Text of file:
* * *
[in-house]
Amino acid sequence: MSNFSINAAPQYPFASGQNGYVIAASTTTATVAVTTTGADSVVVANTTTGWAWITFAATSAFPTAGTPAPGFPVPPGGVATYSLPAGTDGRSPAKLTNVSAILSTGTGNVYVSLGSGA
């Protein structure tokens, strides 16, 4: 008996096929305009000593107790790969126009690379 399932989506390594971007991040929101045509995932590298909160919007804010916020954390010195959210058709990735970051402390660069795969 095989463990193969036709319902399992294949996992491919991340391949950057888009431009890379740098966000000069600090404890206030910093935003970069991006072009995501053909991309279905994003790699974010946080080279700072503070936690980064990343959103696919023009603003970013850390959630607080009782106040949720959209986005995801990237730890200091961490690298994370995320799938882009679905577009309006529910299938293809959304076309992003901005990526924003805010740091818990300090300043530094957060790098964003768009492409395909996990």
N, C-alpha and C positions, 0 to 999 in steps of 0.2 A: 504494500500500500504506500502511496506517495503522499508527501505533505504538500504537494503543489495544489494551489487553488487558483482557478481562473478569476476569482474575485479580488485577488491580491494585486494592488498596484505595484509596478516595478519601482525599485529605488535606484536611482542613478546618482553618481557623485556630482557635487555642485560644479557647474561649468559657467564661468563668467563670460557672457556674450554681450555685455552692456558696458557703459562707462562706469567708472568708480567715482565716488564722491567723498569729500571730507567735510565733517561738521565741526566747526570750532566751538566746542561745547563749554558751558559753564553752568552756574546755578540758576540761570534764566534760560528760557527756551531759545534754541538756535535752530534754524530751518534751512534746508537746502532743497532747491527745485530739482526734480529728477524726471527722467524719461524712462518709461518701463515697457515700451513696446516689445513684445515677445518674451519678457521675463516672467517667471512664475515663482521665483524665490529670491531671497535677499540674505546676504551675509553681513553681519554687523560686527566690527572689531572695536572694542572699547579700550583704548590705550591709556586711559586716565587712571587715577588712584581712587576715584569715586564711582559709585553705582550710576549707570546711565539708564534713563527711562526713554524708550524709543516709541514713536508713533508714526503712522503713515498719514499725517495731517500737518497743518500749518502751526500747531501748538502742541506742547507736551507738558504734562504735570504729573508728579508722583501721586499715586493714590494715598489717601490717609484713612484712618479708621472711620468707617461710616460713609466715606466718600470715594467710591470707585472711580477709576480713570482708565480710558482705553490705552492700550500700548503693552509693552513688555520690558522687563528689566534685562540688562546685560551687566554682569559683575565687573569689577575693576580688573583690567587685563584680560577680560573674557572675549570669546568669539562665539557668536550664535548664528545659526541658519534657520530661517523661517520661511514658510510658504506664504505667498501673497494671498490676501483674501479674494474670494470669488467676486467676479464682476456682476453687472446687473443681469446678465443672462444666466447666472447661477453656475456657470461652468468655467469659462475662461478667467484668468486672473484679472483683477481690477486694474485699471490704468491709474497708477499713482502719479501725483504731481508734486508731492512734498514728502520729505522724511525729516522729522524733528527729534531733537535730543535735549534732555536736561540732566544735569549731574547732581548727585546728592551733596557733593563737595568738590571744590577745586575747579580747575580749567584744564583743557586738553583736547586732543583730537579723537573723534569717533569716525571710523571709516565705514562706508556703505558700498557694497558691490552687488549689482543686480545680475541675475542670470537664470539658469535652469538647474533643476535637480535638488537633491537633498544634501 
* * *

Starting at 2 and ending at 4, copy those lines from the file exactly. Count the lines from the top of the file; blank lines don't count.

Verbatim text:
Amino acid sequence: MSNFSINAAPQYPFASGQNGYVIAASTTTATVAVTTTGADSVVVANTTTGWAWITFAATSAFPTAGTPAPGFPVPPGGVATYSLPAGTDGRSPAKLTNVSAILSTGTGNVYVSLGSGA
């Protein structure tokens, strides 16, 4: 008996096929305009000593107790790969126009690379 399932989506390594971007991040929101045509995932590298909160919007804010916020954390010195959210058709990735970051402390660069795969 095989463990193969036709319902399992294949996992491919991340391949950057888009431009890379740098966000000069600090404890206030910093935003970069991006072009995501053909991309279905994003790699974010946080080279700072503070936690980064990343959103696919023009603003970013850390959630607080009782106040949720959209986005995801990237730890200091961490690298994370995320799938882009679905577009309006529910299938293809959304076309992003901005990526924003805010740091818990300090300043530094957060790098964003768009492409395909996990």
N, C-alpha and C positions, 0 to 999 in steps of 0.2 A: 504494500500500500504506500502511496506517495503522499508527501505533505504538500504537494503543489495544489494551489487553488487558483482557478481562473478569476476569482474575485479580488485577488491580491494585486494592488498596484505595484509596478516595478519601482525599485529605488535606484536611482542613478546618482553618481557623485556630482557635487555642485560644479557647474561649468559657467564661468563668467563670460557672457556674450554681450555685455552692456558696458557703459562707462562706469567708472568708480567715482565716488564722491567723498569729500571730507567735510565733517561738521565741526566747526570750532566751538566746542561745547563749554558751558559753564553752568552756574546755578540758576540761570534764566534760560528760557527756551531759545534754541538756535535752530534754524530751518534751512534746508537746502532743497532747491527745485530739482526734480529728477524726471527722467524719461524712462518709461518701463515697457515700451513696446516689445513684445515677445518674451519678457521675463516672467517667471512664475515663482521665483524665490529670491531671497535677499540674505546676504551675509553681513553681519554687523560686527566690527572689531572695536572694542572699547579700550583704548590705550591709556586711559586716565587712571587715577588712584581712587576715584569715586564711582559709585553705582550710576549707570546711565539708564534713563527711562526713554524708550524709543516709541514713536508713533508714526503712522503713515498719514499725517495731517500737518497743518500749518502751526500747531501748538502742541506742547507736551507738558504734562504735570504729573508728579508722583501721586499715586493714590494715598489717601490717609484713612484712618479708621472711620468707617461710616460713609466715606466718600470715594467710591470707585472711580477709576480713570482708565480710558482705553490705552492700550500700548503693552509693552513688555520690558522687563528689566534685562540688562546685560551687566554682569559683575565687573569689577575693576580688573583690567587685563584680560577680560573674557572675549570669546568669539562665539557668536550664535548664528545659526541658519534657520530661517523661517520661511514658510510658504506664504505667498501673497494671498490676501483674501479674494474670494470669488467676486467676479464682476456682476453687472446687473443681469446678465443672462444666466447666472447661477453656475456657470461652468468655467469659462475662461478667467484668468486672473484679472483683477481690477486694474485699471490704468491709474497708477499713482502719479501725483504731481508734486508731492512734498514728502520729505522724511525729516522729522524733528527729534531733537535730543535735549534732555536736561540732566544735569549731574547732581548727585546728592551733596557733593563737595568738590571744590577745586575747579580747575580749567584744564583743557586738553583736547586732543583730537579723537573723534569717533569716525571710523571709516565705514562706508556703505558700498557694497558691490552687488549689482543686480545680475541675475542670470537664470539658469535652469538647474533643476535637480535638488537633491537633498544634501 